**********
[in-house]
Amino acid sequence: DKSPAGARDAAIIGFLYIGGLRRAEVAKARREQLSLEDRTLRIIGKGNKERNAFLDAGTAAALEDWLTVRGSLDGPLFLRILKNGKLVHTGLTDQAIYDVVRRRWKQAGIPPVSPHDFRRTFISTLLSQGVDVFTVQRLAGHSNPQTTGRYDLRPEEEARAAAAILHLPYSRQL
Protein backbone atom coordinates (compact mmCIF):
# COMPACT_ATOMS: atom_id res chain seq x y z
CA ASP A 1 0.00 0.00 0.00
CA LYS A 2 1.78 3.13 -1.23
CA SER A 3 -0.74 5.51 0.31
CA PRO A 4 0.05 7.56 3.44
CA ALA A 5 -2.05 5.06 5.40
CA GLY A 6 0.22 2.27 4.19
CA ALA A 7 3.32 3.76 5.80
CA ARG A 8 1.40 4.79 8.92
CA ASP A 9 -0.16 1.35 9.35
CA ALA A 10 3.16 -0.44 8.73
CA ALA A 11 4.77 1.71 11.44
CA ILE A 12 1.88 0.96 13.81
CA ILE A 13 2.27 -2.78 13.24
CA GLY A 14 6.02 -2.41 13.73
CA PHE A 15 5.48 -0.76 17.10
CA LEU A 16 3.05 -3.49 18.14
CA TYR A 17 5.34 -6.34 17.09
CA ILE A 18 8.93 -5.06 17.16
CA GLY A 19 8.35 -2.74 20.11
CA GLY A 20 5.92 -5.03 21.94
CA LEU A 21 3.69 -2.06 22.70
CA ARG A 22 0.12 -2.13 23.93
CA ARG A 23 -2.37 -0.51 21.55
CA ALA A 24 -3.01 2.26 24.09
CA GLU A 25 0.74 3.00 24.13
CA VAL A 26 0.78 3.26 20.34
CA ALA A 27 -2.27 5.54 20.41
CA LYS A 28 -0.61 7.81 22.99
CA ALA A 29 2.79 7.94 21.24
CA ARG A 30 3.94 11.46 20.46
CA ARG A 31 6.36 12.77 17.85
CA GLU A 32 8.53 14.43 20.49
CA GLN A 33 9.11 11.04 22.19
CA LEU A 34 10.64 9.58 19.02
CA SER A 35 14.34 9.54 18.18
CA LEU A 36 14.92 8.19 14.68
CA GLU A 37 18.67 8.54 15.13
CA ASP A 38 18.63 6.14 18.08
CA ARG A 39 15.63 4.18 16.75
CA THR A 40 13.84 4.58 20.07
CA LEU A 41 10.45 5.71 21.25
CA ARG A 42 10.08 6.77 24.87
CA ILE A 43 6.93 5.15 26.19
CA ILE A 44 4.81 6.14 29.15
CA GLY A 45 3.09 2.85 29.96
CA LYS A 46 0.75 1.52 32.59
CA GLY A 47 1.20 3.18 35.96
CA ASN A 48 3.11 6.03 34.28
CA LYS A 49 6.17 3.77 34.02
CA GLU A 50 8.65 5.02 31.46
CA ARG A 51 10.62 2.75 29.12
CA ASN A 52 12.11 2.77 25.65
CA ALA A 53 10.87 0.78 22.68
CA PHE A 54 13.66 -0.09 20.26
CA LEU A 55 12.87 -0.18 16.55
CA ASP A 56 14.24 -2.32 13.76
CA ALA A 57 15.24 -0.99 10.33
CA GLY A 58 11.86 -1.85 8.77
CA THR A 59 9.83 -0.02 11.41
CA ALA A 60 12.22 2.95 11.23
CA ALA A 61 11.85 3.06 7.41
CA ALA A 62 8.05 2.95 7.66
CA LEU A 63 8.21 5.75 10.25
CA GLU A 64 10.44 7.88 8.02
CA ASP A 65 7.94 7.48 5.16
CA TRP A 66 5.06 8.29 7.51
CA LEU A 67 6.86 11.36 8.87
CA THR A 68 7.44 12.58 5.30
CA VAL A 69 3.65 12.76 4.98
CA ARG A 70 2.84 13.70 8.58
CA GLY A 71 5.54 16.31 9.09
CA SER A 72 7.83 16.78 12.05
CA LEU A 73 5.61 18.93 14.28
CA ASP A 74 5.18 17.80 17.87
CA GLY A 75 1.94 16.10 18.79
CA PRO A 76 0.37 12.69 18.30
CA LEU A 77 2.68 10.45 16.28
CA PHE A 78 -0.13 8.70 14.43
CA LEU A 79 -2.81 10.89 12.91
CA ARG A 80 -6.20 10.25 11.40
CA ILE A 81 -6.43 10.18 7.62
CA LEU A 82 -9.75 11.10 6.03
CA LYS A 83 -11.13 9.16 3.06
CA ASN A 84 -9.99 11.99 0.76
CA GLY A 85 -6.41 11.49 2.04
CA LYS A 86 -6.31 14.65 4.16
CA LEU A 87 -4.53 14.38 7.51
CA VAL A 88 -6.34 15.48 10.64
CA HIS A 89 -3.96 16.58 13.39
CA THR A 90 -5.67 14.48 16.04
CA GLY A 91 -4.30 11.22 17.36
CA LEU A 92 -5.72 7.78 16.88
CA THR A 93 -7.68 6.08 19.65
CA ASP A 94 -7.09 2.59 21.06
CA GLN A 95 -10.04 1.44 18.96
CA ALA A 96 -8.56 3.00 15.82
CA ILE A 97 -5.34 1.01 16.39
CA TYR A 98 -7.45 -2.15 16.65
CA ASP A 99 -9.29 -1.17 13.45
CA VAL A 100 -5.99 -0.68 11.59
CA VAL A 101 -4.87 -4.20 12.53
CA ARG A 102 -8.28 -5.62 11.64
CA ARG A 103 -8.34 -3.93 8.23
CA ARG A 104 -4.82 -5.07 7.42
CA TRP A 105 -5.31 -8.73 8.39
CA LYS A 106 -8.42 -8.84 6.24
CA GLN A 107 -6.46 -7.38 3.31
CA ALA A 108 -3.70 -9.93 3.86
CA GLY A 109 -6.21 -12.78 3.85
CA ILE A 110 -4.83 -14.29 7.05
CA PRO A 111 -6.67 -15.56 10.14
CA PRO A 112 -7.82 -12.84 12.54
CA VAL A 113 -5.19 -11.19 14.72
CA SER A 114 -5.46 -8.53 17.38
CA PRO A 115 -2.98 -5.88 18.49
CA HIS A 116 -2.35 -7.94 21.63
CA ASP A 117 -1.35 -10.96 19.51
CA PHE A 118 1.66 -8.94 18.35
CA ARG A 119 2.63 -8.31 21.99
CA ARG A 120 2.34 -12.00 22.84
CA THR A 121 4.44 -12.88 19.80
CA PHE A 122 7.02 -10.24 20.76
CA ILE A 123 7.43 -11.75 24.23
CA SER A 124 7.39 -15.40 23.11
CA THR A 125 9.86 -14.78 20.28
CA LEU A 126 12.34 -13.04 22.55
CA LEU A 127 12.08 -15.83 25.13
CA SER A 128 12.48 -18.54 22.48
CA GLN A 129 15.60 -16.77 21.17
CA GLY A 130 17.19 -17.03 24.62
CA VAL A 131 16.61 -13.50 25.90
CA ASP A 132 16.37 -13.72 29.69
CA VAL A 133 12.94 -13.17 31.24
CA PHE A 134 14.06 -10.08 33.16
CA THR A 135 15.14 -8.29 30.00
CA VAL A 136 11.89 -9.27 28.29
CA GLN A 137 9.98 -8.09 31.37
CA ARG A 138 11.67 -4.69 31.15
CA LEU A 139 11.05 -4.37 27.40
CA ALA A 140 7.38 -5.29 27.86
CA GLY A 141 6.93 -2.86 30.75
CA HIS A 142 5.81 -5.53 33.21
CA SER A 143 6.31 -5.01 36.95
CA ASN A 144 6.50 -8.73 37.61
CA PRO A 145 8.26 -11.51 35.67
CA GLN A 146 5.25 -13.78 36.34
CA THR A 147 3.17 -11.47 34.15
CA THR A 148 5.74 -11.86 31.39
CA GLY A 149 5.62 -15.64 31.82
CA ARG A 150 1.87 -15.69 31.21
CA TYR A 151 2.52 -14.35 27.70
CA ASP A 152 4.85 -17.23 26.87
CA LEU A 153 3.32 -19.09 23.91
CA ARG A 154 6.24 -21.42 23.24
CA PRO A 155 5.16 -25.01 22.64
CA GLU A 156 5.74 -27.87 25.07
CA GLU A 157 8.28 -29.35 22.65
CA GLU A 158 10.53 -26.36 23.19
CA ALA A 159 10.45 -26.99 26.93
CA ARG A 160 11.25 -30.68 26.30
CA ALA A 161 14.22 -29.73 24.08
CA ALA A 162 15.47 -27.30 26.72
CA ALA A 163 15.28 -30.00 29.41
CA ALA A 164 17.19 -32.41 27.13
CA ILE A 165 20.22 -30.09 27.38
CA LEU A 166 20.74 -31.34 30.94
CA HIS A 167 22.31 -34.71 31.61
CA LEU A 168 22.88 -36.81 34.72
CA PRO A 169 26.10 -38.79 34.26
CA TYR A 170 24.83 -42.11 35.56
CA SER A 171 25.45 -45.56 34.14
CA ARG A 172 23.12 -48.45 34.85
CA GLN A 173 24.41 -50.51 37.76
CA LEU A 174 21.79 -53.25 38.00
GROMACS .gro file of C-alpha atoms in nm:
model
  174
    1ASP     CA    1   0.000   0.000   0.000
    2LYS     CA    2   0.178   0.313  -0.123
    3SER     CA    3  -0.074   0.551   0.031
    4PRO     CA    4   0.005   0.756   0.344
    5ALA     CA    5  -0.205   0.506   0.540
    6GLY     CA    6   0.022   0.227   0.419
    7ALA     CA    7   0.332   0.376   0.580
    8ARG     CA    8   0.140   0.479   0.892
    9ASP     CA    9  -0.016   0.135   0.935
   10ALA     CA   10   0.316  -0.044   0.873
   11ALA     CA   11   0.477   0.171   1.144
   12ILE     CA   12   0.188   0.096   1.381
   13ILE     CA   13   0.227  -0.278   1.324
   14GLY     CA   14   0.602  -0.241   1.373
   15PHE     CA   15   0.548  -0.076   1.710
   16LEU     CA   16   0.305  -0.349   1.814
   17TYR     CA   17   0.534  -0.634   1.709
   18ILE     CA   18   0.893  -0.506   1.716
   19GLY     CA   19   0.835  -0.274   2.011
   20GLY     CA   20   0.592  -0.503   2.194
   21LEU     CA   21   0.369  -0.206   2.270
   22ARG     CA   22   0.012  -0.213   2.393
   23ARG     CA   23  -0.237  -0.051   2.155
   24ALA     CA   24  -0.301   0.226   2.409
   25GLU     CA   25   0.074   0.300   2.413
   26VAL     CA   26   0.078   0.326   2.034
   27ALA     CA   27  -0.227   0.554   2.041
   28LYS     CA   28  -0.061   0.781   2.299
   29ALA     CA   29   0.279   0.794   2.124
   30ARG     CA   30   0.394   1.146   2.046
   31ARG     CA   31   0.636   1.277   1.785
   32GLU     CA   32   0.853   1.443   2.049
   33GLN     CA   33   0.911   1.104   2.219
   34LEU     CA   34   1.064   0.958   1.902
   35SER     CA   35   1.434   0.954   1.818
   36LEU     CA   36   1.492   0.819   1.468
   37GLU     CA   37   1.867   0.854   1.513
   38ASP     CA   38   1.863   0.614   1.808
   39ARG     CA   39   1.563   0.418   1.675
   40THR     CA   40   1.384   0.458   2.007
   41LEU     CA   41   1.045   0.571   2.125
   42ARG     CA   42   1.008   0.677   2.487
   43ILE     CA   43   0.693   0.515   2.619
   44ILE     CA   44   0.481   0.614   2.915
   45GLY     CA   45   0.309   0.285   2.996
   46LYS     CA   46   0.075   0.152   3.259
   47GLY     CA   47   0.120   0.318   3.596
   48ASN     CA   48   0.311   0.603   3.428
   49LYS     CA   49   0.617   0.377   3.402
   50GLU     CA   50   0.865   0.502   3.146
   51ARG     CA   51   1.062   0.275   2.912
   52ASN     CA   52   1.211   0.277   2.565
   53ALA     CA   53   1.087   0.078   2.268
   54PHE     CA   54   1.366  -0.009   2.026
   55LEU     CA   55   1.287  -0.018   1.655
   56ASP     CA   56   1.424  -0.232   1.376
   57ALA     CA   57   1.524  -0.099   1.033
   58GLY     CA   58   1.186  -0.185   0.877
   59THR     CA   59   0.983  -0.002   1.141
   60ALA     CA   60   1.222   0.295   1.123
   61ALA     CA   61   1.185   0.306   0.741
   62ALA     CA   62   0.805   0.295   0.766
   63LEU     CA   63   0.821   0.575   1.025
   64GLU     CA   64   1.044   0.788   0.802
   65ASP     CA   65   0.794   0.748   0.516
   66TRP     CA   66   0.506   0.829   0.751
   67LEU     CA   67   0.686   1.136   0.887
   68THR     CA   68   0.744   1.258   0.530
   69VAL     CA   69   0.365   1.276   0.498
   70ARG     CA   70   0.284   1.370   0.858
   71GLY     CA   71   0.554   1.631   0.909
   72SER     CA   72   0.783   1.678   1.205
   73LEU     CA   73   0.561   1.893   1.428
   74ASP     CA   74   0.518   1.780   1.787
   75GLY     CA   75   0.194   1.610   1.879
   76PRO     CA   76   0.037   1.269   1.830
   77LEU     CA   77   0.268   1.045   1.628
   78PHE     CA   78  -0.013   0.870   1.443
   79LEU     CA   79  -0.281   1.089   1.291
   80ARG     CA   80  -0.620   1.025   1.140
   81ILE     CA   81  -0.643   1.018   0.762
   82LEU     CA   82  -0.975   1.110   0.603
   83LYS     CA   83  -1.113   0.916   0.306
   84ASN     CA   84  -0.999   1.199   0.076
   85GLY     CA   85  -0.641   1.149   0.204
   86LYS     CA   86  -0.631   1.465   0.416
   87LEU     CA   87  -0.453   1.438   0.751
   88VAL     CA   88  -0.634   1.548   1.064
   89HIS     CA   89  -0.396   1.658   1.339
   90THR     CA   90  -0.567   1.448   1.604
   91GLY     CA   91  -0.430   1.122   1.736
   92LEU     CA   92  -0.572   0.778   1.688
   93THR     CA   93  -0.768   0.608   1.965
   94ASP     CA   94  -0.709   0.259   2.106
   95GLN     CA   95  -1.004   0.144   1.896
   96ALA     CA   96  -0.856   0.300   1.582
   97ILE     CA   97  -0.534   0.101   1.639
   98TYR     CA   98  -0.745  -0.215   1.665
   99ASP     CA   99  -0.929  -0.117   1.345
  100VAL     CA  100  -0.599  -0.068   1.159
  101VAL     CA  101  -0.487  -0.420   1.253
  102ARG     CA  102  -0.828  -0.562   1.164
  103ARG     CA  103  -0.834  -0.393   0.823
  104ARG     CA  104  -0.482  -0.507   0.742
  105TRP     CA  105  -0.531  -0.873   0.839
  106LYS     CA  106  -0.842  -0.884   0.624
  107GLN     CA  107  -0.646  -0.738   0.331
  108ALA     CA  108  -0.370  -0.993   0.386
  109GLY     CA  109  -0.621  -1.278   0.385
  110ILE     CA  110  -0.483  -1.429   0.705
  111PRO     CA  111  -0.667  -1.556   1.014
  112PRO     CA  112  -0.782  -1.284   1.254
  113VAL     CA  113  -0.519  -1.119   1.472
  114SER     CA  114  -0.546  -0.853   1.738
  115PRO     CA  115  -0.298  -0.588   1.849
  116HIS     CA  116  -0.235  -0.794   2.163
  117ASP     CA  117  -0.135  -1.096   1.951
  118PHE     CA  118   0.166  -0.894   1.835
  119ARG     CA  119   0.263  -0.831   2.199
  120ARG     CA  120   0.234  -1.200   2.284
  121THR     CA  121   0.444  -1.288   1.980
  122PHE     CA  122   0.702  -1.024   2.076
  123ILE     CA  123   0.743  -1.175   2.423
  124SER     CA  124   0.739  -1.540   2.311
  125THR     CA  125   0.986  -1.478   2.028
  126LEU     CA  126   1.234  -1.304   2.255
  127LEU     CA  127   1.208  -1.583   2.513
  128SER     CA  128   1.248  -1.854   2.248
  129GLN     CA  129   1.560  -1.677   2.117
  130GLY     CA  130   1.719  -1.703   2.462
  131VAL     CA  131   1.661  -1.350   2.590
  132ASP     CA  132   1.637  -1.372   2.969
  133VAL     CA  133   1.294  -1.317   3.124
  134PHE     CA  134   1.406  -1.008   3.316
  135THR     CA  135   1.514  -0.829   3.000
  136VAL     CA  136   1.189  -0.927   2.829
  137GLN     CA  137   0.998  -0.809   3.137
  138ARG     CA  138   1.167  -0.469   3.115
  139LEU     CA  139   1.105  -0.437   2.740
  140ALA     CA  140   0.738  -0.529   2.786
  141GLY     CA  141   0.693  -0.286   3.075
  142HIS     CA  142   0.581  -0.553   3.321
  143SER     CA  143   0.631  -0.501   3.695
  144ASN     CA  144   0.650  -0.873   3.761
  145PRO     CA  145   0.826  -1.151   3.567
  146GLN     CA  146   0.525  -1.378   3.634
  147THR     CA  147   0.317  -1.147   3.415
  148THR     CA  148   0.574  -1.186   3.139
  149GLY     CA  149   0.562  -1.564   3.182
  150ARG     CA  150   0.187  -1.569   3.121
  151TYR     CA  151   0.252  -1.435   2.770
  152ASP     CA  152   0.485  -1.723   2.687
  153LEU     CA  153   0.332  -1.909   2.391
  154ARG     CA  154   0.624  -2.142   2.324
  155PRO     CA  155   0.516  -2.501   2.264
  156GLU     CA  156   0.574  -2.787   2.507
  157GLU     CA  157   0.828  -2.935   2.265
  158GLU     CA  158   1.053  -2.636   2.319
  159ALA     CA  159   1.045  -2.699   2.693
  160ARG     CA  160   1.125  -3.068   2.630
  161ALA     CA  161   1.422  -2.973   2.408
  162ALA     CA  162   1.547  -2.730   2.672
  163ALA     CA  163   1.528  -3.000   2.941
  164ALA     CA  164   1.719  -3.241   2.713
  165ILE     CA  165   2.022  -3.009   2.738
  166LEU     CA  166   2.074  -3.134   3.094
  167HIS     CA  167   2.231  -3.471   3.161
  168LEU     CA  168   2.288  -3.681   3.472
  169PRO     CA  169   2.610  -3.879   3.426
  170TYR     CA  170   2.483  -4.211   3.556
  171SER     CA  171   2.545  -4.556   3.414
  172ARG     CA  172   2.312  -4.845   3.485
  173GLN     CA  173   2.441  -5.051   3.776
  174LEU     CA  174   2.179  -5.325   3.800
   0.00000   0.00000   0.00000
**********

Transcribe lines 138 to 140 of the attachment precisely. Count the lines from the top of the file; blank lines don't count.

CA PHE A 134 14.06 -10.08 33.16
CA THR A 135 15.14 -8.29 30.00
CA VAL A 136 11.89 -9.27 28.29